“The Digital 395 is the single most important thing done in this county in several decades,” stated Sierra Business Council President Steve Frisch as he presented the findings from SBC’s recent publication “Eastern Sierra Innovation and Prosperity: An Industry Cluster Approach to Economic Sustainability in California’s Inyo and Mono Counties” to the Mono County Board of Supervisors.
Editor’s note: Judging by the report’s title, we hope Frisch gets paid by the word
While the road out of the recession is still looking slow and painful, according to Frisch, the time to plan for economic development his now. The implementation of D395 should put Inyo and Mono counties in a good position when the economy returns as long as the County has its ducks in a row when it comes to items such as agreements with last mile providers.
“Customer decisions are being driven by online research,” Frisch said of the benefit of better online accessibility in the Eastern Sierra. “People will research items online and then if it’s found locally they will purchase locally.”
In other words, businesses should study online trends to find out what to carry in their stores.
Frisch also pointed out the benefit of social media to create a direct relationship with customers. By interacting with customers through social media, as well as studying what visitors to your website are looking at, businesses can drive people to the specific assets they would be interested in.
Frisch said he also found that there was a high level of discontent with customer service levels in the area.
“With high-speed internet comes access to online training tools,” he pointed out.
Additionally, D395 is expected to open the door to allow more internet-based businesses to come to the area.
Frisch warned, however, that the County needs to have its zoning ordinances and policies in place for whatever strategies it plans to pursue, which means that if it wants D395 to be a useful tool, it needs to nail down its expectations for last mile providers completing the D395 infrastructure.
Giving the last mile providers details on exactly what is expected in the connection process will help move the D395 implementation along and make the best use of D395.
D395 Project Manager Nate Greenberg is currently working on getting these expectations nailed down, so that when the time comes Mono County can provide the best service possible to the largest number of constituents.
“The providers are not clear on the County’s intentions,” Greenberg explained of the situation at this time.
The providers are those companies that will need to make the connection between the D395 backbone to the customer’s home. As Greenberg described it, they are “like the off-ramp from the freeway.”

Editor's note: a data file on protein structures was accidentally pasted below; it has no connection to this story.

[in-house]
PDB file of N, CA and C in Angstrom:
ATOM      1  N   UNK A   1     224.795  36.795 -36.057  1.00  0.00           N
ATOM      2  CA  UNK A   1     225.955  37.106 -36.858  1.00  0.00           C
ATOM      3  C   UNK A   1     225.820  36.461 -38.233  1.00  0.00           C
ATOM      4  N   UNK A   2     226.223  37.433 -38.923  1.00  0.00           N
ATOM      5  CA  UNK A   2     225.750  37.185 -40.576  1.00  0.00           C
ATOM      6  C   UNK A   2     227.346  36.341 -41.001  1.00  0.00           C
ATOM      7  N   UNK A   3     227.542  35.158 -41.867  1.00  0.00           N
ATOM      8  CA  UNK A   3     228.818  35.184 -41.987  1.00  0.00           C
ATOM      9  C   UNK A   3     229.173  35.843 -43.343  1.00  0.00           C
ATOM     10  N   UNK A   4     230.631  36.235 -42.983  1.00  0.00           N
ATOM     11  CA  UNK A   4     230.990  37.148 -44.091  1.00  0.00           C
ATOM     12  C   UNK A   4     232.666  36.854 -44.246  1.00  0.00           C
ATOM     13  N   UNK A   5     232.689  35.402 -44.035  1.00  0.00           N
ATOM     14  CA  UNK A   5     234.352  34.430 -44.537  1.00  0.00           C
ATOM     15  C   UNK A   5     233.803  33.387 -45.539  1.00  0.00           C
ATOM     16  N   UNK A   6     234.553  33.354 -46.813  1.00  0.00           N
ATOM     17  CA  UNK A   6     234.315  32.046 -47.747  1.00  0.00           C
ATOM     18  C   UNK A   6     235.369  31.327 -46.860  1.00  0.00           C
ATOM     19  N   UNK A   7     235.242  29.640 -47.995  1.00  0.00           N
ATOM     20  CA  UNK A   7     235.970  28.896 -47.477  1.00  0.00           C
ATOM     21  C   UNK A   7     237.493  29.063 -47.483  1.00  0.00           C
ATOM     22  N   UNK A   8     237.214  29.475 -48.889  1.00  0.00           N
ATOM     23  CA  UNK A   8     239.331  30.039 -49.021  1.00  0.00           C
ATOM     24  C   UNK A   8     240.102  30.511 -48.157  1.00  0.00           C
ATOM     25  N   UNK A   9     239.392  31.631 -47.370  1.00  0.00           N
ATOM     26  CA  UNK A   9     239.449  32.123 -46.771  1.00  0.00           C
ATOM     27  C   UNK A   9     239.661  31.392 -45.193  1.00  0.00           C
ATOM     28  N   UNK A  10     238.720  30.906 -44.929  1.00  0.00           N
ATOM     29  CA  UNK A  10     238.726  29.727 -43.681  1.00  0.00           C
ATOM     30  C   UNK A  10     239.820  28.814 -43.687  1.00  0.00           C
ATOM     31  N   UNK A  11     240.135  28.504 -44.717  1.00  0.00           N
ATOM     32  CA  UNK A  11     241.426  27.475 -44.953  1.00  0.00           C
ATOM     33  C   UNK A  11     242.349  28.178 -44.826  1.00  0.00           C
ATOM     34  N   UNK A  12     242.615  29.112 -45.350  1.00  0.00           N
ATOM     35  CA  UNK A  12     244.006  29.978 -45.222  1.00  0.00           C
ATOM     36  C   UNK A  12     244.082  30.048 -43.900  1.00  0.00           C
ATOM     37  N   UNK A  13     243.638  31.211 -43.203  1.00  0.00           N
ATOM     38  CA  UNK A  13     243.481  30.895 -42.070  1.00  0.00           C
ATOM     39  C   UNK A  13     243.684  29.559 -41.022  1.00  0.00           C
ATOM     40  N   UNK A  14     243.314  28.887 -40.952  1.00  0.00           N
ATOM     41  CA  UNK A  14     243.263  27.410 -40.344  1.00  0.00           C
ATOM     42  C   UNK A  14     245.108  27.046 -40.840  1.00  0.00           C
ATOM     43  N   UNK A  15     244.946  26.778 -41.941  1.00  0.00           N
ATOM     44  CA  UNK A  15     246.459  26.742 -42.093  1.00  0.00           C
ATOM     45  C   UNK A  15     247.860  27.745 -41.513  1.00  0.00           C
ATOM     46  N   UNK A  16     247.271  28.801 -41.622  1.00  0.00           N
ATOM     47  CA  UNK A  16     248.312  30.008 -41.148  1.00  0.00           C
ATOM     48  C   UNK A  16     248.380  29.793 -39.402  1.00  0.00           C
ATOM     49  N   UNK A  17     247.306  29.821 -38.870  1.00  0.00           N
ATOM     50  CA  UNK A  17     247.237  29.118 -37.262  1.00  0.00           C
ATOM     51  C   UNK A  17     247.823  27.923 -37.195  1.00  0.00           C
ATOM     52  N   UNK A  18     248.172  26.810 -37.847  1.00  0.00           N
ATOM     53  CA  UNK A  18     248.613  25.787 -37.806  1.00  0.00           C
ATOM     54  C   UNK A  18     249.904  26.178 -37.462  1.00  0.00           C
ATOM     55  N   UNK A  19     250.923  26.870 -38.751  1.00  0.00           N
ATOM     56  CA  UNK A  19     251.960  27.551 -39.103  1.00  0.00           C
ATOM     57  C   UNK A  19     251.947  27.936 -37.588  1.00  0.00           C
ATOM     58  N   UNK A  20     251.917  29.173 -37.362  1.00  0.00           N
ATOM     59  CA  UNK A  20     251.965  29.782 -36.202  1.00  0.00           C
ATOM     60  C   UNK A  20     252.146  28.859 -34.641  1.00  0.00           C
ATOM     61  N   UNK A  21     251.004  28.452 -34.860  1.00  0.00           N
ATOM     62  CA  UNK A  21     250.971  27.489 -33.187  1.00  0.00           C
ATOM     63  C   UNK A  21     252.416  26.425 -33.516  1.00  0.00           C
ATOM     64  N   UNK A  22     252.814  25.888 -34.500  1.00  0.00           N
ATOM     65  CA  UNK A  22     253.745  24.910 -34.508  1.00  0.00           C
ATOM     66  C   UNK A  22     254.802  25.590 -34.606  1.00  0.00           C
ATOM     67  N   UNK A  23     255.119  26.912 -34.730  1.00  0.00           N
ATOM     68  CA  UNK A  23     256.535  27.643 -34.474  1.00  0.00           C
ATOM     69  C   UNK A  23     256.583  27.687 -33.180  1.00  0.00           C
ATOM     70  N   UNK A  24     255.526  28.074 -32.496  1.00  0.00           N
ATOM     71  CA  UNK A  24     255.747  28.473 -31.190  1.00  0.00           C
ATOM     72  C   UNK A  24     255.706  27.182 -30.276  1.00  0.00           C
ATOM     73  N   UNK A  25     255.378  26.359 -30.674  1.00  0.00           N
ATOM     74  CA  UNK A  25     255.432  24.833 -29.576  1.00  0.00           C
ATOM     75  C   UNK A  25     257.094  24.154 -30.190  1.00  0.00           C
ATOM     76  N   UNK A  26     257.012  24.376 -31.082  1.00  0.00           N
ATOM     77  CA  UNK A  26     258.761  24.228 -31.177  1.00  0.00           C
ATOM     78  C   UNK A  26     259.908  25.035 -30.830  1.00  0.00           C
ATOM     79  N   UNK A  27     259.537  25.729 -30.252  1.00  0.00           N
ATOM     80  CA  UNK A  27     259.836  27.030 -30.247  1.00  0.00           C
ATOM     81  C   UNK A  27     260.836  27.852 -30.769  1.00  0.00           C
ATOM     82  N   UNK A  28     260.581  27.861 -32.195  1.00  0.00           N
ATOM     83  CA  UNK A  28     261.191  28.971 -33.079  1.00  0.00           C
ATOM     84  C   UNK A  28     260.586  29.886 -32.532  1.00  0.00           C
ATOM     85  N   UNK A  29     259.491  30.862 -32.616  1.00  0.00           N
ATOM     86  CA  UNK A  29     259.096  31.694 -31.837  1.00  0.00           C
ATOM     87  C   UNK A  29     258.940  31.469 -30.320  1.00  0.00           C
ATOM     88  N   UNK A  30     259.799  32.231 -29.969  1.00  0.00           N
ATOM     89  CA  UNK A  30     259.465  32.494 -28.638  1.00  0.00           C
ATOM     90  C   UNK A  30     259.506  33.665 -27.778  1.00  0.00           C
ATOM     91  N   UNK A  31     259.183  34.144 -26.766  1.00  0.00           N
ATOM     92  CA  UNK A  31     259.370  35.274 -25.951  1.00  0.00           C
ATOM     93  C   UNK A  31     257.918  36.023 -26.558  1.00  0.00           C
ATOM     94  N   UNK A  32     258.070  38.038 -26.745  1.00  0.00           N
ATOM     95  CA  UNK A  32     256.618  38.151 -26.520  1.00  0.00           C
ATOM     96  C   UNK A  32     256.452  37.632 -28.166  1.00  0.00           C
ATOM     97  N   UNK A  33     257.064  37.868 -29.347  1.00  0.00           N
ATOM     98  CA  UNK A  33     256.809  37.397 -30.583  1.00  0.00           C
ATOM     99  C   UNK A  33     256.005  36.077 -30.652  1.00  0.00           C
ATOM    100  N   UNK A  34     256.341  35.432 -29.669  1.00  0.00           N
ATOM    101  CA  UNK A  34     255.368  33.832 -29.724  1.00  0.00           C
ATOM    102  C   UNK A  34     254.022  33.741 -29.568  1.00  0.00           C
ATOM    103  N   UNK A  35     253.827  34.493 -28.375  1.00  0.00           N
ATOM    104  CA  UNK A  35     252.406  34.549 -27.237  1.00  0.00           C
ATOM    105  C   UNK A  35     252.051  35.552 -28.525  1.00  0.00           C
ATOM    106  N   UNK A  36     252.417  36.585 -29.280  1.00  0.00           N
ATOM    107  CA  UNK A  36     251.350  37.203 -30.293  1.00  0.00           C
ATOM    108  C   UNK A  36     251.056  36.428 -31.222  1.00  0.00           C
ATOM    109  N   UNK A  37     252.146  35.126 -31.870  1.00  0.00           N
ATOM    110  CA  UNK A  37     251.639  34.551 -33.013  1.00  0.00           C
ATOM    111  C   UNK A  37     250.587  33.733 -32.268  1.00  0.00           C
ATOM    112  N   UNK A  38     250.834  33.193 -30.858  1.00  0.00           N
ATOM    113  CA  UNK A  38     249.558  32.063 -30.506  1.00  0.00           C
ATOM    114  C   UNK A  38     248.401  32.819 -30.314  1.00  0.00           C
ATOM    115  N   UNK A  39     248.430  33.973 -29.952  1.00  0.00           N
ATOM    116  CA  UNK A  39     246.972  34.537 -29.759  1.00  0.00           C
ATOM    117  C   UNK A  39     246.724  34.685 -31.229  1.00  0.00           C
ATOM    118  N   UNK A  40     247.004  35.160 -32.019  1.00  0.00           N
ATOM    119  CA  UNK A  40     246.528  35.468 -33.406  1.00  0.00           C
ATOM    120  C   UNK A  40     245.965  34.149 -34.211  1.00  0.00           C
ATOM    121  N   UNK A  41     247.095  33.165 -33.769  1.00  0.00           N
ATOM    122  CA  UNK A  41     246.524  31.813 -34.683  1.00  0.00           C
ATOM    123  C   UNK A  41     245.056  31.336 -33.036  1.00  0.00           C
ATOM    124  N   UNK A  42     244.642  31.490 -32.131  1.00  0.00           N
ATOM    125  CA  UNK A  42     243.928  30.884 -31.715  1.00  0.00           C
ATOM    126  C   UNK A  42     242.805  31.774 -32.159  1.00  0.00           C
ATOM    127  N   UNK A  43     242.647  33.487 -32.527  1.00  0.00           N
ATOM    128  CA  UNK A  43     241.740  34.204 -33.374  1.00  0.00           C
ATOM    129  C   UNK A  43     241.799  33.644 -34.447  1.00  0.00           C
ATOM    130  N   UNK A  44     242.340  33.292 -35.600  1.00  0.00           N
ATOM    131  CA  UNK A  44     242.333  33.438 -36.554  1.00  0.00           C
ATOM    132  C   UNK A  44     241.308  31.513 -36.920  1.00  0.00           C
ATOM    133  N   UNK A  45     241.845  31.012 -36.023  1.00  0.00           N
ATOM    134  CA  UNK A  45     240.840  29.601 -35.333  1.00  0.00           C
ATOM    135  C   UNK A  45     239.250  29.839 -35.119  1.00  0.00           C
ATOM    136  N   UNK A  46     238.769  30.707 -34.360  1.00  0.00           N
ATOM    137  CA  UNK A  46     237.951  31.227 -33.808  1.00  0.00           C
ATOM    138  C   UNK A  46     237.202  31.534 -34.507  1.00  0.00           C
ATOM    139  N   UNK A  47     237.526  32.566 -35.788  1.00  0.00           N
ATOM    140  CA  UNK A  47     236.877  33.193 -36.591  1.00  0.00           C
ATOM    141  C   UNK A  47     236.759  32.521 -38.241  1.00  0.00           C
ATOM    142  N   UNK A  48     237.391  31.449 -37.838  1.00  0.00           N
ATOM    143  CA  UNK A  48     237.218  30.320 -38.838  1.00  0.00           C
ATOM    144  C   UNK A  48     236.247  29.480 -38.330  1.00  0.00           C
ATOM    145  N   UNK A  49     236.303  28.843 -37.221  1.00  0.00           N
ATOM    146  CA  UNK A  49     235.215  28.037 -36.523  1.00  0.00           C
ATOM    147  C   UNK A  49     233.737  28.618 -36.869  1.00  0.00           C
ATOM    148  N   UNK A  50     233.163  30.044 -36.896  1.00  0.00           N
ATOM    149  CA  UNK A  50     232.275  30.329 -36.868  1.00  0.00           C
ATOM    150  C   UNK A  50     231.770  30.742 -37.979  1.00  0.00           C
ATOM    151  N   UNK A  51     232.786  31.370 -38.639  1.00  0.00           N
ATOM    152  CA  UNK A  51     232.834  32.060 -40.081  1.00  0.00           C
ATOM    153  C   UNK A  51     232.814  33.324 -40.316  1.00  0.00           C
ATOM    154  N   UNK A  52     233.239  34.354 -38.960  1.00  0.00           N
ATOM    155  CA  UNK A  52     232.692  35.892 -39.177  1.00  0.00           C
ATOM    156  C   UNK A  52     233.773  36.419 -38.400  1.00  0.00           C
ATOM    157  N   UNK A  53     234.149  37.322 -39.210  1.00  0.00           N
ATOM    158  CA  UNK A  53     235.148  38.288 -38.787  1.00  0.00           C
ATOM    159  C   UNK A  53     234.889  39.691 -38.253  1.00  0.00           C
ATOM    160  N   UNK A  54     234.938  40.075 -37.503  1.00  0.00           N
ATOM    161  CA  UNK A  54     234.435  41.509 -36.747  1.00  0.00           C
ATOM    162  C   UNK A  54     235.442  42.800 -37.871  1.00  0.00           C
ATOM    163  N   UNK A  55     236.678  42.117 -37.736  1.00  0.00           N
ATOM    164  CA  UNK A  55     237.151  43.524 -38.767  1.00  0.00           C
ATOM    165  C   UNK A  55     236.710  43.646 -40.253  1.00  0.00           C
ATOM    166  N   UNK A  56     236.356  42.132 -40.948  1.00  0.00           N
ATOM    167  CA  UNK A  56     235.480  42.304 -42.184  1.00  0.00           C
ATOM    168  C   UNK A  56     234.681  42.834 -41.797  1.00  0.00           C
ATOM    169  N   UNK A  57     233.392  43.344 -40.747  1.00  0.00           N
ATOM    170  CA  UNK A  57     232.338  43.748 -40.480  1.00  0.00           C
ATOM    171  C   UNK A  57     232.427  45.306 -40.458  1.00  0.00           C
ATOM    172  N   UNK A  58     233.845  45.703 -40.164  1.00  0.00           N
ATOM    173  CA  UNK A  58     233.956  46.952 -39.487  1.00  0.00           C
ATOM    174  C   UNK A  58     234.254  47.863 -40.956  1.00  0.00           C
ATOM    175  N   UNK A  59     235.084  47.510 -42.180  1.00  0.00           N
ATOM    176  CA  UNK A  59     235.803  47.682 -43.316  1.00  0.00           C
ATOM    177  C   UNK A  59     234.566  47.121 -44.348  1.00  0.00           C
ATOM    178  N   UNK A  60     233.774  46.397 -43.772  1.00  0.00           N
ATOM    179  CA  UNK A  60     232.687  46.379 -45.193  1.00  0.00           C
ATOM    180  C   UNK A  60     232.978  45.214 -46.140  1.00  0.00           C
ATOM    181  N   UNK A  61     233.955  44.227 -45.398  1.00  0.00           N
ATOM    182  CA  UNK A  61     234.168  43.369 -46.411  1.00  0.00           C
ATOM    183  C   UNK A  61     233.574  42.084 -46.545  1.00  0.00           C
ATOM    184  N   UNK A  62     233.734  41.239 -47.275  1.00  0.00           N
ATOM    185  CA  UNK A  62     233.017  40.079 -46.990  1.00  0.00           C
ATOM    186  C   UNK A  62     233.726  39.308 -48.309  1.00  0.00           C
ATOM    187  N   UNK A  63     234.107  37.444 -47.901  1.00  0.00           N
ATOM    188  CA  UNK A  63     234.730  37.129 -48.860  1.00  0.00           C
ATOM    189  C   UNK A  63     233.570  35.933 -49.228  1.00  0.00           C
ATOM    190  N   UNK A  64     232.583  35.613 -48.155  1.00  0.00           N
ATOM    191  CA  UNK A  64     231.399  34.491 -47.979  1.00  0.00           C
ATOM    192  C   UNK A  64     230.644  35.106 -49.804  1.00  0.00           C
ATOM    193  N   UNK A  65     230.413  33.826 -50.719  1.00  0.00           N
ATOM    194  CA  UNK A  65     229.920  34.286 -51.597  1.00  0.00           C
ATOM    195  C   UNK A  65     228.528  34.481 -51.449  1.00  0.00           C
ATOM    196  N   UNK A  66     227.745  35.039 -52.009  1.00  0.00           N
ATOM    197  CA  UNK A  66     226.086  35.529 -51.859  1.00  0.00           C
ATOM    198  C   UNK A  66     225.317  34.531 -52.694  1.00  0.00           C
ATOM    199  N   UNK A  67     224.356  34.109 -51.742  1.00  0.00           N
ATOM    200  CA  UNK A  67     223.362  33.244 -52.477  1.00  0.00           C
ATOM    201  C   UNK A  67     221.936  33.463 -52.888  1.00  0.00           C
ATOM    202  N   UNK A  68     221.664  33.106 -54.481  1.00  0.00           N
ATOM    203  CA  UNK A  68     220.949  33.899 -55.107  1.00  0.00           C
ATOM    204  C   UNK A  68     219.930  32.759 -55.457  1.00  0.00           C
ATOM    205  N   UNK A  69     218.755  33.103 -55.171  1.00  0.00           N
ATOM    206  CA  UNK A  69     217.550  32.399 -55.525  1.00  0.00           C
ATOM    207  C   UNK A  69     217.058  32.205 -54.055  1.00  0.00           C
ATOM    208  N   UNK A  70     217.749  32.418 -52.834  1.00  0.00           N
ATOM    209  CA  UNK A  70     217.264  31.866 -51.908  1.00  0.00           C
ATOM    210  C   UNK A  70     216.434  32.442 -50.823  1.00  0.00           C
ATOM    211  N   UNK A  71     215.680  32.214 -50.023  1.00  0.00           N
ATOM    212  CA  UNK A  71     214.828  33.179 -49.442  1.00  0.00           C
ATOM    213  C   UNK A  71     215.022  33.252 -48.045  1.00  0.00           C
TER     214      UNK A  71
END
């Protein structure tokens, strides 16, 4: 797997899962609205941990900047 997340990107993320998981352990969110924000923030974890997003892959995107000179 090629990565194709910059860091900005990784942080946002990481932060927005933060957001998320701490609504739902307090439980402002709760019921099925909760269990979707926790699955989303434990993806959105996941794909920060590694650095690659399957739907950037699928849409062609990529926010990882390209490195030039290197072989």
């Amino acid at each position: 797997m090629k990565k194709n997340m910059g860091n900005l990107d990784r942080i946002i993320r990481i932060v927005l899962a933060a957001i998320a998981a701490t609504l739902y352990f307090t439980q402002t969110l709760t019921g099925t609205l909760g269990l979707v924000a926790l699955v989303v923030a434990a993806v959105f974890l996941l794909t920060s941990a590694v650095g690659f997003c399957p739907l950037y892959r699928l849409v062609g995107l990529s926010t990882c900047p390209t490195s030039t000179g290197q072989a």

What the County needs to develop in the near future is a common operating picture for development, implementation, and management of broadband; consistent set of standards that can be applied to broadband, and an agreed upon set of long-term goals with short-term process to achieve them.
Providers may need some incentive to connect underserved communities such as Twin Lakes, in addition to the well-served and high valued communities such as Mammoth.
One bargaining chip that Greenberg believes the Board should leave on the table is the possibility to connect via overhead cable versus underground.
“Requiring some communities to go underground would take them off the list [of service],” Greenberg explained. “It’s an issue of cost versus the value of the community being served for the last mile providers.”
In an area such as Mammoth where the provider can expect to have many customers, the costs of the installation would be returned quickly, whereas other more remote communities would cost a lot to connect and may not see a return on investment for some time.
The cost of overhead cables is much lower than underground and that process could utilize existing utility poles.
The Board of Supervisors, however, would still like to see the priority placed on underground cables to preserve the scenic qualities of the county.
“Applicants should be asked to justify why they would need to go overhead or use wire instead of fiber optic,” said Supervisor Hap Hazard. “We can’t let providers come in and cherry pick an area. They have to help the entire county.”
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